By Sue Shekut, Owner, Working Well Massage, Licensed Massage Therapist, Wellness Coach, ACSM Personal Trainer
The internet is full of great exercise videos. The news publishes reports daily about the benefits of exercise. Yet I hear the same refrain from people all the time: I don’t have time to exercise. I have great sympathy for those with no time to workout. And I offer you this: maybe it’s not that you don’t have time. Maybe it’s more a question of changing our thinking about exercise rather than finding time to exercise.
In the U.S., we tend to compartmentalize exercise. We think we can only exercise if we go to special places and wear special clothes. We think “we have to sweat to be doing any good.” But these are all myths.
Exercise myths include:
• Exercise is something we only do at the gym.
• Exercise is something you need a personal trainer to do.
• Exercise requires long hours of sweat and exertion to be effective.
• Exercise is something we have to set aside large chunks of time to accomplish.
These belief’s only keep us from doing what we need to do. Before The Industrial Revolution, people got “exercise” doing daily chores and work. Farmers and farm hands got “exercise” toiling in the fields, herding cattle, riding horses around the ranch, milking cows, etc. Before “labor-saving devices” like dishwashers, washers and dryers and the infamous automobile, people got “exercise” every day without needing gyms or “workouts.” Of course, people didn’t live as long. 40-45 was the average life expectancy. But since then we’ve made great progress in modern medicine, diet and education. People don’t HAVE to labor to earn a living. And labor-oriented jobs have been leaving the U.S. for years. So how do we get our daily exercise dose?
Flash forward to the typical American life in 2010. Male or female, the typical American works 50-60 hours, drives or takes a train or bus to work, averaging 1 hour commute each way. With a few small children at home, by the time mom or dad gets done helping kids with homework, preparing dinner, and putting the kids to bed, the day is done and it’s time for a little TV time. There is little time to “work out.”
So, think about putting a little labor back into your life. You don’t have to go to the gym to ‘work out.” If you can find the time and need the focus of the gym to squeeze in some cardio or strength training, go for it. But if going to the gym means taking precious time away from the family, incorporate your kids into your workout. use yoga tapes or the Wii Fit at home. Make it a family fun time.
Ways to Put a Little “Labor” Back Into Your Life
• If you normally try to park as close as possible to the store or work, park farther away. The extra walk will do you good!
• Hang your laundry on a clothesline outdoors to dry (also saves energy and money).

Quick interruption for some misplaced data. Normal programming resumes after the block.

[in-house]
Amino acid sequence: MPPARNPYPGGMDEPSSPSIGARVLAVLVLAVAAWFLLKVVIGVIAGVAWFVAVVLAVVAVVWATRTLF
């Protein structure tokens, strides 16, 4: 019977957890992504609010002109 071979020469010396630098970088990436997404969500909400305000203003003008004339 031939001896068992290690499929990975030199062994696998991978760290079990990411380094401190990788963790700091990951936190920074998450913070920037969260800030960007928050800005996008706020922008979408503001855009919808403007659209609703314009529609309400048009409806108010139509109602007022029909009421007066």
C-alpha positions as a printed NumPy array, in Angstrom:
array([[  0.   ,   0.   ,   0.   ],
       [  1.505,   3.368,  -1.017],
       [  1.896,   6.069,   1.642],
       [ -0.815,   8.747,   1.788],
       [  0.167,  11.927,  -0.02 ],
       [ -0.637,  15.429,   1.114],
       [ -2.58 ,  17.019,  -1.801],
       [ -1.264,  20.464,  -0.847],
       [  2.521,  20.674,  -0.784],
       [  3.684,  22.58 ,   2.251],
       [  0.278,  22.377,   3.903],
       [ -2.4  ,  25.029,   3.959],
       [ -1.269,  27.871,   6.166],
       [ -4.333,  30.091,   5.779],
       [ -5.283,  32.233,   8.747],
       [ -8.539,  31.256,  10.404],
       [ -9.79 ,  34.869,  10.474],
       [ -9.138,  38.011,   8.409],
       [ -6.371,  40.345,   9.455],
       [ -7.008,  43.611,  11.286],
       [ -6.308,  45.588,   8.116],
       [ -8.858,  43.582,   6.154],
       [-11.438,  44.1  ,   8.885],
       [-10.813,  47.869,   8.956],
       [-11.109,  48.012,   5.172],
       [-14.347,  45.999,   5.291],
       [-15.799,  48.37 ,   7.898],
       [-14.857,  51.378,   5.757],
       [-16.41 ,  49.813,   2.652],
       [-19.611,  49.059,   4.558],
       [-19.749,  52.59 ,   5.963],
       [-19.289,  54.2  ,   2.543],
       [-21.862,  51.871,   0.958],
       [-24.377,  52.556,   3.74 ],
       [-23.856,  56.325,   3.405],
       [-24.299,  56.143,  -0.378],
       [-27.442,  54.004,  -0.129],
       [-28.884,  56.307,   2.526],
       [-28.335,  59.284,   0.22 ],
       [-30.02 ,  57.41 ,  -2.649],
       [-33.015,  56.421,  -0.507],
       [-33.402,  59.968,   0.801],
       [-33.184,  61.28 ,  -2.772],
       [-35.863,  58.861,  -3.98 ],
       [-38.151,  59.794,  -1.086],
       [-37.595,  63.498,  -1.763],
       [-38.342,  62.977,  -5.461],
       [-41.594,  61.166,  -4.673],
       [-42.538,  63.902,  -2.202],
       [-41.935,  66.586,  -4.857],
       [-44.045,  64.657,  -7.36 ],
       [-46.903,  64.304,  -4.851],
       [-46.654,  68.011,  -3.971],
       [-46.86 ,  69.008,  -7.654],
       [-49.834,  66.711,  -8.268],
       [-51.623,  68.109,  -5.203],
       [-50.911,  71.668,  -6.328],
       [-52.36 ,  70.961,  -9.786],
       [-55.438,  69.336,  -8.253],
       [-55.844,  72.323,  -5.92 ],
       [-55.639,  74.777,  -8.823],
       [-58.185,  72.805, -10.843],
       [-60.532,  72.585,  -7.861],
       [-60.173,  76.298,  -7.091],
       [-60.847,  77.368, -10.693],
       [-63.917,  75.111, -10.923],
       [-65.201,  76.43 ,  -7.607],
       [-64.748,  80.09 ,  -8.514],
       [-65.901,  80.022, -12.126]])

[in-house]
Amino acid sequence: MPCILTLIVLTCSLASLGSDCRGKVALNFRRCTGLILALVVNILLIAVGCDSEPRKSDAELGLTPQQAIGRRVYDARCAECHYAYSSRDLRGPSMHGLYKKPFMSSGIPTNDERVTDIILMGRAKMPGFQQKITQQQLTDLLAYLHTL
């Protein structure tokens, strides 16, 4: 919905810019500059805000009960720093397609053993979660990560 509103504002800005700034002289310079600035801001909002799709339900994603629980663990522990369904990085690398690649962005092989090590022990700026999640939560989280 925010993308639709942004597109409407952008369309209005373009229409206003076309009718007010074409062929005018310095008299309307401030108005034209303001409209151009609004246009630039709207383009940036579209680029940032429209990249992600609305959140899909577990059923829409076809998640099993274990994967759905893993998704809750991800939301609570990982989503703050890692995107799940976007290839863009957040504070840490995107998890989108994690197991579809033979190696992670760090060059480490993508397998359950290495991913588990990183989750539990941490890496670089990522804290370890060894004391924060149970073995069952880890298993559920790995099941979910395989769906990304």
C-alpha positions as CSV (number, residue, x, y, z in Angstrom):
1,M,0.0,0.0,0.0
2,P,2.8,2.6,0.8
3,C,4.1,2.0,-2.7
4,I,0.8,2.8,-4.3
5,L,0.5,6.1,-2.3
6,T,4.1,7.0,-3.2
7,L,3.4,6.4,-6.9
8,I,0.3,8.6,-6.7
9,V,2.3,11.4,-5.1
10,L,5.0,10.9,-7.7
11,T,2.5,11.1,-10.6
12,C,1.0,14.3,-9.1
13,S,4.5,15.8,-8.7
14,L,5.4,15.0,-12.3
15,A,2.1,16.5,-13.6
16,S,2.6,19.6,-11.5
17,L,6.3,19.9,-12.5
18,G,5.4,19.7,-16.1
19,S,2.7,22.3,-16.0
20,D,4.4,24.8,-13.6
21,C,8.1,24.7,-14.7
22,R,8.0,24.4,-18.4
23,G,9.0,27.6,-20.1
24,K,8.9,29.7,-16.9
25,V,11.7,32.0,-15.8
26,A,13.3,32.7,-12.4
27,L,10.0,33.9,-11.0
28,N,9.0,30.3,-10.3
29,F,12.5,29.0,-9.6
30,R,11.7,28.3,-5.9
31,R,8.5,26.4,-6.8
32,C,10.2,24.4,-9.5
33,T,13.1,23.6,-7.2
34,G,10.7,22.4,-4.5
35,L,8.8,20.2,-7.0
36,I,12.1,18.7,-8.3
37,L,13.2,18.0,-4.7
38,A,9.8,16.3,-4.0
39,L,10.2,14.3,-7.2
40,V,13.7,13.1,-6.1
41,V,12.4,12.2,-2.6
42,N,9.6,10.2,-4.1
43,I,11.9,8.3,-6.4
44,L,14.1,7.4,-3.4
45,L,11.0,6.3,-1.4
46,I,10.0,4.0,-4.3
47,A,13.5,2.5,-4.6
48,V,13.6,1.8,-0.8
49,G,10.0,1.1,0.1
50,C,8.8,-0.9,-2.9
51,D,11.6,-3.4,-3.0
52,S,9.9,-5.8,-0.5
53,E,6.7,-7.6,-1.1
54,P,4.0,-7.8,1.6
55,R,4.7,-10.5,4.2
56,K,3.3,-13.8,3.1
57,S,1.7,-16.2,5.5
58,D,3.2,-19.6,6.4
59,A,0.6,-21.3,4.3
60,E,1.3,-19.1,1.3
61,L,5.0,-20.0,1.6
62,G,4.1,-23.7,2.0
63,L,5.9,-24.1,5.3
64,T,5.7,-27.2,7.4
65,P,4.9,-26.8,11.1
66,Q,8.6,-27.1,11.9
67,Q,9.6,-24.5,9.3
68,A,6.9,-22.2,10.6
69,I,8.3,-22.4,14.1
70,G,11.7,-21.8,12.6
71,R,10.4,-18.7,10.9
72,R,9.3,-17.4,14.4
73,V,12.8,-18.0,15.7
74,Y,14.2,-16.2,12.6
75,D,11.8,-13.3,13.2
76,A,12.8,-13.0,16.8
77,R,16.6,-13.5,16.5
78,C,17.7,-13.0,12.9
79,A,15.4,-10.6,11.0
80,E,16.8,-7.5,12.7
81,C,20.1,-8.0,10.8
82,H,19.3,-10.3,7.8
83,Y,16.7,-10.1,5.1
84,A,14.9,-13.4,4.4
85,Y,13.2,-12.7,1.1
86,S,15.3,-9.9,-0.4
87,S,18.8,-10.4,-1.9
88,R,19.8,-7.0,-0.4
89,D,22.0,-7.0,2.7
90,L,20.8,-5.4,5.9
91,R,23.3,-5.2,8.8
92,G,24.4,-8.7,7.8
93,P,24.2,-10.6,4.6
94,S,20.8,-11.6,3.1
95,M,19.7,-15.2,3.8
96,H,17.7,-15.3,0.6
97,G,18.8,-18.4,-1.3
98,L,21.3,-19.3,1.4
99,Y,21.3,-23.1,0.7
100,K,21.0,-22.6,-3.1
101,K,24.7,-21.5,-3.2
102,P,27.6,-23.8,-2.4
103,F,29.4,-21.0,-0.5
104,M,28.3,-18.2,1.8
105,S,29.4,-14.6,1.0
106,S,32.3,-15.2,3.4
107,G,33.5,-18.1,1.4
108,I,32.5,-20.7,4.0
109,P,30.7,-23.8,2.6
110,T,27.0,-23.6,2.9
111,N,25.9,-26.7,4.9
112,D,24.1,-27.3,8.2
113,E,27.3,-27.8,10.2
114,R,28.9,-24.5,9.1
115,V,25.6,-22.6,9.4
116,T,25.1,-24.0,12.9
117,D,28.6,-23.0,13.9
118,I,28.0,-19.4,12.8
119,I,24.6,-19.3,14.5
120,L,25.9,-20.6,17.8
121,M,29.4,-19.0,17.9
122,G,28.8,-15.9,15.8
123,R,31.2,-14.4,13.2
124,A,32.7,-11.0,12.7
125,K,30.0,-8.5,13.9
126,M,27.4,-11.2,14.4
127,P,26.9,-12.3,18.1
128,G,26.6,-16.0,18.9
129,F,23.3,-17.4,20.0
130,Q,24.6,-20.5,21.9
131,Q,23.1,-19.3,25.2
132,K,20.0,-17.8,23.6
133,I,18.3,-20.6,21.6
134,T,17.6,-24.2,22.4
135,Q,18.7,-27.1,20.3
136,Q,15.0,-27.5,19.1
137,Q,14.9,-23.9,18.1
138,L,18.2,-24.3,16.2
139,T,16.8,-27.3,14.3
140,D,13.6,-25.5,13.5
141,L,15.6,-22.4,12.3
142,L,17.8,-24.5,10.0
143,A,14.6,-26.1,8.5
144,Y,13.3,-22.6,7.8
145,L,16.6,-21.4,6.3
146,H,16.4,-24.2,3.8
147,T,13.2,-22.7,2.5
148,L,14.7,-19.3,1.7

• Plant a garden and spend time weeding, watering and enjoying your garden a few minutes every day.
• If you take public trans, get of or on the bus/train/etc. a few blocks earlier.
• At work, do some mid-day squats at your desk. Simply stand up then start to sit down. But don’t let yourself sit. As you feel the chair under your posterior, slowly stand back up again. Then “sit” again, without resting on the chair. Lather, Rinse and repeat 10 times.
• Take a walk around the block after dinner. Even a 15-min walk helps you feel better, teaches your kids the benefits of exercise and allows you to spend quality time with your family.
• Whenever possible, at work, take the stairs. If you can, take two 10 minute breaks each day to walk up and down a few flights of stairs. Don’t run, take your time so you don’t get sweaty! Your form is more important than trying to race up the stairs.
• In parking garages, take the stairs, too, versus the elevator.
• If you live in a home with stairs and you are doing housework, putting away laundry, etc., make more trips up and down the stairs.
• If you don’t have kids, get a dog. You are more likely to make walking the dog part of your daily routine than if you were to take yourself for a daily walk!
• If you are single and live alone, get to know your neighbors. Help out the sick and elderly by volunteering to do their chores. It will give you exercise and make you feel good about yourself!
• Buy a set of dumbbells (even Target sells them!) and do basic resistance training at home in front of the television. (Versus sitting on the coach with a bag of chips!)
• Take your kids to a water park, a forest preserve or a park on the weekends. Climb the stairs of a few slides with your kids. At a forest preserve or park, paddle boat or canoe with them. Take nature walks.
• Ride your bike to work or around the neighborhood after work, before dinner.
How to Get a total Body Workout without going to the gym here.
Reasons why you don’t exercise here.
The best exercises for lazy people here.
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